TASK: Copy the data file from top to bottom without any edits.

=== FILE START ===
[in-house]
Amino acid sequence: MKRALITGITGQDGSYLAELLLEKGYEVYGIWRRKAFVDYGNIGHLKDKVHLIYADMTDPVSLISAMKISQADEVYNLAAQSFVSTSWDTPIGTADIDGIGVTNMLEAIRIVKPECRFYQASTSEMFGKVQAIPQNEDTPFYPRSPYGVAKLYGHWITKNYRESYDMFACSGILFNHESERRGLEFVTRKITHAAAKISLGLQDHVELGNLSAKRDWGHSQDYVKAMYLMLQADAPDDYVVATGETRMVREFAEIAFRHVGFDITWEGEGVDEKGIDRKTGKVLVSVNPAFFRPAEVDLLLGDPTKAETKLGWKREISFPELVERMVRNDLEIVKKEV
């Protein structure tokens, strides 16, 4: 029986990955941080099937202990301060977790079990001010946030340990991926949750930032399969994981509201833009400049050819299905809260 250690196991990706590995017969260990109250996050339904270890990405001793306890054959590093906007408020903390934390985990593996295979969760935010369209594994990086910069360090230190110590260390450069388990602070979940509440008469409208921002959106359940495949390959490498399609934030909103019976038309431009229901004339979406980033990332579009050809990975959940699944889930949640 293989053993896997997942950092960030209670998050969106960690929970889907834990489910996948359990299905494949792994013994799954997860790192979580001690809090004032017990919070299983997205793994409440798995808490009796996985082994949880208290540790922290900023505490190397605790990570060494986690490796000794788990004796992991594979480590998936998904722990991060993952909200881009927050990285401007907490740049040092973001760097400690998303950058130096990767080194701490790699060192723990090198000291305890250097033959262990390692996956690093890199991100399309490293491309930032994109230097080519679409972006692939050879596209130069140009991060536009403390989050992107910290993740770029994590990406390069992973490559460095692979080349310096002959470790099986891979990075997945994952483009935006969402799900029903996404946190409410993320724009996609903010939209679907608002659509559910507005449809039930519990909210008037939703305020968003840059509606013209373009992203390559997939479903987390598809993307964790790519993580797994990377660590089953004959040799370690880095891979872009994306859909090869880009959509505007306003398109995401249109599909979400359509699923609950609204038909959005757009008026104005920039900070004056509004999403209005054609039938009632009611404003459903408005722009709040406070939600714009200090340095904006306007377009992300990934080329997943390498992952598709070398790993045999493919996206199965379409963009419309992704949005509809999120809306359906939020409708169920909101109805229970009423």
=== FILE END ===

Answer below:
[in-house]
Amino acid sequence: MKRALITGITGQDGSYLAELLLEKGYEVYGIWRRKAFVDYGNIGHLKDKVHLIYADMTDPVSLISAMKISQADEVYNLAAQSFVSTSWDTPIGTADIDGIGVTNMLEAIRIVKPECRFYQASTSEMFGKVQAIPQNEDTPFYPRSPYGVAKLYGHWITKNYRESYDMFACSGILFNHESERRGLEFVTRKITHAAAKISLGLQDHVELGNLSAKRDWGHSQDYVKAMYLMLQADAPDDYVVATGETRMVREFAEIAFRHVGFDITWEGEGVDEKGIDRKTGKVLVSVNPAFFRPAEVDLLLGDPTKAETKLGWKREISFPELVERMVRNDLEIVKKEV
């Protein structure tokens, strides 16, 4: 029986990955941080099937202990301060977790079990001010946030340990991926949750930032399969994981509201833009400049050819299905809260 250690196991990706590995017969260990109250996050339904270890990405001793306890054959590093906007408020903390934390985990593996295979969760935010369209594994990086910069360090230190110590260390450069388990602070979940509440008469409208921002959106359940495949390959490498399609934030909103019976038309431009229901004339979406980033990332579009050809990975959940699944889930949640 293989053993896997997942950092960030209670998050969106960690929970889907834990489910996948359990299905494949792994013994799954997860790192979580001690809090004032017990919070299983997205793994409440798995808490009796996985082994949880208290540790922290900023505490190397605790990570060494986690490796000794788990004796992991594979480590998936998904722990991060993952909200881009927050990285401007907490740049040092973001760097400690998303950058130096990767080194701490790699060192723990090198000291305890250097033959262990390692996956690093890199991100399309490293491309930032994109230097080519679409972006692939050879596209130069140009991060536009403390989050992107910290993740770029994590990406390069992973490559460095692979080349310096002959470790099986891979990075997945994952483009935006969402799900029903996404946190409410993320724009996609903010939209679907608002659509559910507005449809039930519990909210008037939703305020968003840059509606013209373009992203390559997939479903987390598809993307964790790519993580797994990377660590089953004959040799370690880095891979872009994306859909090869880009959509505007306003398109995401249109599909979400359509699923609950609204038909959005757009008026104005920039900070004056509004999403209005054609039938009632009611404003459903408005722009709040406070939600714009200090340095904006306007377009992300990934080329997943390498992952598709070398790993045999493919996206199965379409963009419309992704949005509809999120809306359906939020409708169920909101109805229970009423």